Potentially poisonous plants are a concern to everyone, especially when young children are present. Poisonous plants can be separated into different groups based on their toxicities. Some plants will cause a systemic toxicity resulting in a range of symptoms from mild abdominal cramping to serious cardiac arrest. The degree of toxicity depends on the quantity ingested or the part of the plant eaten. Other plants contain insoluble calcium oxalate salts. Poisoning results in a burning sensation due to the irritation of mucous membranes. The ground glass consistency of the salts can also irritate hands or skin. Other plants contain soluble oxalate salts. These produce much the same symptoms as those with insoluble calcium oxalate salts; however, these salts can also be absorbed into the body which can damage kidneys and other organs. Individuals need to ingest large amounts of plant material to absorb enough of the salts to cause damage. Finally, some plants contain chemical substances that cause stomach upset or, after skin contact, dermatitis. Several things can be done to minimize potential plant poisoning problems.
If small children are part of the picture, avoid the use of plants with known poisonous properties especially those with poisonous berries or other attractive above ground features. Plants with poisonous root systems are less likely to cause problems since the roots are not readily visible. Teach children at an early age not to play with plants or eat berries or other plant parts without permission from a knowing adult.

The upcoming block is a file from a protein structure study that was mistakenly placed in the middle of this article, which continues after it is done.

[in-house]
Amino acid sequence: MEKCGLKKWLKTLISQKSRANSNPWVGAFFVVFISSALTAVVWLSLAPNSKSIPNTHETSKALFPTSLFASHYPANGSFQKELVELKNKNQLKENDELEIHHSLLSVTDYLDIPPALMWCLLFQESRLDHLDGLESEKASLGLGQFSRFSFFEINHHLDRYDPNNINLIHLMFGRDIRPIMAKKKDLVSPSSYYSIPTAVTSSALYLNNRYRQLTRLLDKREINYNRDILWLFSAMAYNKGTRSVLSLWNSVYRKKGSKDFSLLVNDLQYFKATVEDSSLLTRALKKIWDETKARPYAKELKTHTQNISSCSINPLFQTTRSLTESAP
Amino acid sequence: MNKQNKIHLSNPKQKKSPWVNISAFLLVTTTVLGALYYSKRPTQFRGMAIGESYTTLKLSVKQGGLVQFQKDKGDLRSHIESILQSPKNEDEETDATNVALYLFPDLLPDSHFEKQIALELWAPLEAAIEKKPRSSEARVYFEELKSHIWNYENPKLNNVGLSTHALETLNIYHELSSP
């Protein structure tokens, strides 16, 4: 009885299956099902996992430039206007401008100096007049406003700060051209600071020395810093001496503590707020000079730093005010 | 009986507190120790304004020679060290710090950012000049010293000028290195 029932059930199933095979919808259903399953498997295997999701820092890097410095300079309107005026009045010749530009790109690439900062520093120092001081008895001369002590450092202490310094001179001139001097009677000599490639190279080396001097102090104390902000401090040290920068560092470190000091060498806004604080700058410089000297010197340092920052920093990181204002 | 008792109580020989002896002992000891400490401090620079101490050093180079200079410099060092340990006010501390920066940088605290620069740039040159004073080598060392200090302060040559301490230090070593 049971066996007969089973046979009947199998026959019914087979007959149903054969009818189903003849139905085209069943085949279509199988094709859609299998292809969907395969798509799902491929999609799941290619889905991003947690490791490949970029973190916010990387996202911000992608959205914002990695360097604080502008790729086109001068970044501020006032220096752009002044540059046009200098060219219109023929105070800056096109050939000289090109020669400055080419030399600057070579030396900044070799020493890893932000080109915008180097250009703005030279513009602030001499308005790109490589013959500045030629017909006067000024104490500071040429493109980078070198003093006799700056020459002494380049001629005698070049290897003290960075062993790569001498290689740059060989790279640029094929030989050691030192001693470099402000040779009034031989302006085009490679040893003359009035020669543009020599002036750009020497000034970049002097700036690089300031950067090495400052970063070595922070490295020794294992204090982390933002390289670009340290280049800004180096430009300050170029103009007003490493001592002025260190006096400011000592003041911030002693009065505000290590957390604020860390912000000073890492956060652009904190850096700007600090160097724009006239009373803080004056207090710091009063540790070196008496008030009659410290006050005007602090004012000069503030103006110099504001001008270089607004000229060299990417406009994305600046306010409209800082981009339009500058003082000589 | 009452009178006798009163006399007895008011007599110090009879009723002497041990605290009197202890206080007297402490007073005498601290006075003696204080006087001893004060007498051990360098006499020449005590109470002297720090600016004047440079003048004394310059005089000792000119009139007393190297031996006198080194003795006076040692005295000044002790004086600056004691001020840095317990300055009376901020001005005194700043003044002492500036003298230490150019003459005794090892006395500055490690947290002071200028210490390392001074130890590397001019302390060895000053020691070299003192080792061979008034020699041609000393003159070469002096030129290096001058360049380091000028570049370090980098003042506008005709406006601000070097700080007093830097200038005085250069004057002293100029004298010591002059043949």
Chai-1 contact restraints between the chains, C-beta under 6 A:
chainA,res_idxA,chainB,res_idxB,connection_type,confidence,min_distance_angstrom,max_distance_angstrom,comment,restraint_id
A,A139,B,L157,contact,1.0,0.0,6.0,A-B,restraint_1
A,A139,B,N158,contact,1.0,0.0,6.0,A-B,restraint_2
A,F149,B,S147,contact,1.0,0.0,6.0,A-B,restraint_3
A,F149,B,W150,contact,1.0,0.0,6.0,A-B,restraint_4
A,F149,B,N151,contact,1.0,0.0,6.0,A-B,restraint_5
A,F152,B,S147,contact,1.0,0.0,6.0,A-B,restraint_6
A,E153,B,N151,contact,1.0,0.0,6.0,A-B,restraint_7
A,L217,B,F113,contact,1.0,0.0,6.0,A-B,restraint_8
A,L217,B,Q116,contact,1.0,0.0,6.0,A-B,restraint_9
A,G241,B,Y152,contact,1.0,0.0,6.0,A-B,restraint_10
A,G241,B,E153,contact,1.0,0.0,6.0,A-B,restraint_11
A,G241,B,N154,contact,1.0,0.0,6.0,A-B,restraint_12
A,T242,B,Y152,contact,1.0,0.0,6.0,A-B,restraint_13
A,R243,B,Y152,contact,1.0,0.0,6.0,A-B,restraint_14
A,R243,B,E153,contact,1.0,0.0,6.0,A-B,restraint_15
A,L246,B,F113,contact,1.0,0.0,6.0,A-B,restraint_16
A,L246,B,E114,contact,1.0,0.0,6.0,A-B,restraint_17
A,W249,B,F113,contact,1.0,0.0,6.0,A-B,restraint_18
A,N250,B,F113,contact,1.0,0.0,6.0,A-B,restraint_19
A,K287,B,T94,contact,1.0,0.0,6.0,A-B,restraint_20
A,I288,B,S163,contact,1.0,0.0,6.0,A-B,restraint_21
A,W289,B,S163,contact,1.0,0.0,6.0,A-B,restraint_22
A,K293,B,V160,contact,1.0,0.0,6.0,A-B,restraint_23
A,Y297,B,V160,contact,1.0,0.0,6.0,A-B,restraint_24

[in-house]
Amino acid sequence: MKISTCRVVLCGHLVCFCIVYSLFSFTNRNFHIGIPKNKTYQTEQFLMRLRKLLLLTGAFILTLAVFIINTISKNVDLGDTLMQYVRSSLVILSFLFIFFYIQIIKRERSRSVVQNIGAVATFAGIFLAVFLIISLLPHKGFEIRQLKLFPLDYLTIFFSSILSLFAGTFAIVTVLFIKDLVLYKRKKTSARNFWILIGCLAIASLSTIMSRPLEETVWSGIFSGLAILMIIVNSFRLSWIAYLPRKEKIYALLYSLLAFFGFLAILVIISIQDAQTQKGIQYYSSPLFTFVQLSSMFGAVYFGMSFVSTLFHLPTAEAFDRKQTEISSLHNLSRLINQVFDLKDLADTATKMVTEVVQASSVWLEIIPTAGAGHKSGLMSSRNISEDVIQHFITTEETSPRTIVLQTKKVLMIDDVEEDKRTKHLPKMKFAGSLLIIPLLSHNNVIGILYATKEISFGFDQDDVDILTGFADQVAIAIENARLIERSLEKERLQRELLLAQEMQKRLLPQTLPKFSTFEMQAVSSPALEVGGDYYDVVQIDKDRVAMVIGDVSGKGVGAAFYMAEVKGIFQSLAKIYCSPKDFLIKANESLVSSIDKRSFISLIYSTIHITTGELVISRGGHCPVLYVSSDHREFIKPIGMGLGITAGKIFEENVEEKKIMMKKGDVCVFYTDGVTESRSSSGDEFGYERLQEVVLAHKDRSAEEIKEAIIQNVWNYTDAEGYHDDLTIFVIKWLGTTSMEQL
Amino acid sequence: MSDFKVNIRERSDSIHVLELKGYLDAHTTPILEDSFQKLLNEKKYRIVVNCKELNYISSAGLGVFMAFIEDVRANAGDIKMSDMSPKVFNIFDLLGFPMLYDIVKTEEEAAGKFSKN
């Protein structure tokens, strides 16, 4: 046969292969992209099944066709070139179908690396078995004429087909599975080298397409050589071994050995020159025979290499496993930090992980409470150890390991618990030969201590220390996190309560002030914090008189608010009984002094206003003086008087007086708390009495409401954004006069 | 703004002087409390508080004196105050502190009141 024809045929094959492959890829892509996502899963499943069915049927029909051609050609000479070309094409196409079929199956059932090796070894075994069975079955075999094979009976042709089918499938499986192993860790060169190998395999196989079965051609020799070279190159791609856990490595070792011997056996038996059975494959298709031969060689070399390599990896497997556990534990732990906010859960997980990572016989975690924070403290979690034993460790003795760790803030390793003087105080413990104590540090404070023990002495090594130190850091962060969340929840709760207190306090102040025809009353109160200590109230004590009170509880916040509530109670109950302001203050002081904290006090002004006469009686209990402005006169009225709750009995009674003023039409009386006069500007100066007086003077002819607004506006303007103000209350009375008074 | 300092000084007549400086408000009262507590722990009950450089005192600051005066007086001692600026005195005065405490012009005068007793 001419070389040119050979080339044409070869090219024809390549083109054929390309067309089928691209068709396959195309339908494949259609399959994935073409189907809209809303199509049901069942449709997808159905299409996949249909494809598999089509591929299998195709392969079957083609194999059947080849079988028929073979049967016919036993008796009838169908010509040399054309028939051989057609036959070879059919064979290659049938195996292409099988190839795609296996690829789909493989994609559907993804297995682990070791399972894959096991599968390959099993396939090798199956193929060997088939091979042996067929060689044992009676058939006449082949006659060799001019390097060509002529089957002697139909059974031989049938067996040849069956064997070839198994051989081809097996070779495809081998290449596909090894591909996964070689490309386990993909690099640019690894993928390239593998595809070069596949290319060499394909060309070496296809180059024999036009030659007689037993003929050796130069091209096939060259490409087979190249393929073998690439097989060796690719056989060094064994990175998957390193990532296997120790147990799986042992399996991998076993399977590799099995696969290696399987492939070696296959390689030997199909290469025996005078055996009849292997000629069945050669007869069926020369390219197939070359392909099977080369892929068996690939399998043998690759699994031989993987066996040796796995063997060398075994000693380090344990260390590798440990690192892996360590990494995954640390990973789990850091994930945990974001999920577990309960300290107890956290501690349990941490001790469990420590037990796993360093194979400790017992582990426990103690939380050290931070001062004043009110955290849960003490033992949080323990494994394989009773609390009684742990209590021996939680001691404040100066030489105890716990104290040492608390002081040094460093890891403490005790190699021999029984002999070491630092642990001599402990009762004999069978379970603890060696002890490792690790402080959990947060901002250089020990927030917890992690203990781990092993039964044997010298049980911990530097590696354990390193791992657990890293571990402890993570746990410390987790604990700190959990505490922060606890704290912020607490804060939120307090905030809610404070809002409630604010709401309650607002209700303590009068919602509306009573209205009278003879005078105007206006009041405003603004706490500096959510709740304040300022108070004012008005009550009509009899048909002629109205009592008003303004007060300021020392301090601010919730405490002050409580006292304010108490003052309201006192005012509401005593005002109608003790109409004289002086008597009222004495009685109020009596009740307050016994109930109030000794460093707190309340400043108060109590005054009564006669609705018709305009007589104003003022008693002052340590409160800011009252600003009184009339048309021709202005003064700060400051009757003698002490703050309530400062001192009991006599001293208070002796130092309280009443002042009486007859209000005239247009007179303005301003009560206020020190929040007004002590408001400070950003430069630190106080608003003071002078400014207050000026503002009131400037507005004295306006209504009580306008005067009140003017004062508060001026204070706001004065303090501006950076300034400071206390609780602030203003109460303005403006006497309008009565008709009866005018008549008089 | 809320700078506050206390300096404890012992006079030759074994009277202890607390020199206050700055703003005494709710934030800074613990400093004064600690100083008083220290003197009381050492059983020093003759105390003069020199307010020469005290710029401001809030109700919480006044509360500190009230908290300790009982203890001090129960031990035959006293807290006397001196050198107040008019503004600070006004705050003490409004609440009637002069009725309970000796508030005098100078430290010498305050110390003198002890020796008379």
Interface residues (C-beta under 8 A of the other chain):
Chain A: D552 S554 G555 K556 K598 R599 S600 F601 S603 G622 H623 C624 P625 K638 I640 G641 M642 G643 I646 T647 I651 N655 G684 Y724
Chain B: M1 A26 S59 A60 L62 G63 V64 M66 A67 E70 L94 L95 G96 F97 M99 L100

An important step in minimizing problems is to label plants or have a landscape plan that identifies the plants in the yard and garden. In the event of an exposure to any potential plant poisoning the first thing the poison center will want to know is the plant name. It is important to have the latin name for the plant rather than the common name. Only one plant can have that particular latin name; however, several plants can be known by the same common name.
Some plants are known to cause skin irritations for some individuals. Locate these plants away from sidewalks and paths so people aren't as apt to brush against them. In the case of potential skin irritation, wash thoroughly with soap and water the skin areas that may have come in contact with the plant. In many cases, washing immediately will greatly reduce the irritation.
Pets eating plant material can also be a cause for concern. Unfortunately, some plants that are non-toxic to humans can be dangerously toxic to cats and dogs. Much of the literature available is based on human exposure rather than domestic animals. Local veterinarians will have information on pet poisoning. Poison control centers can also provide information.
If a potential poisoning occurs, don't panic (easier said than done)! Remove any plant parts remaining in the mouth. Try to determine how many berries or how much of the plant the individual ate. Eating any unidentified berry, plant, mushroom, or toadstool requires prompt medical assessment. Call a physician or the Poison Information Center (1-800-272-6477) for the best course of treatment, which varies on a case-by-case basis.
This article originally appeared in the July 15, 1994 issue, p. 111.
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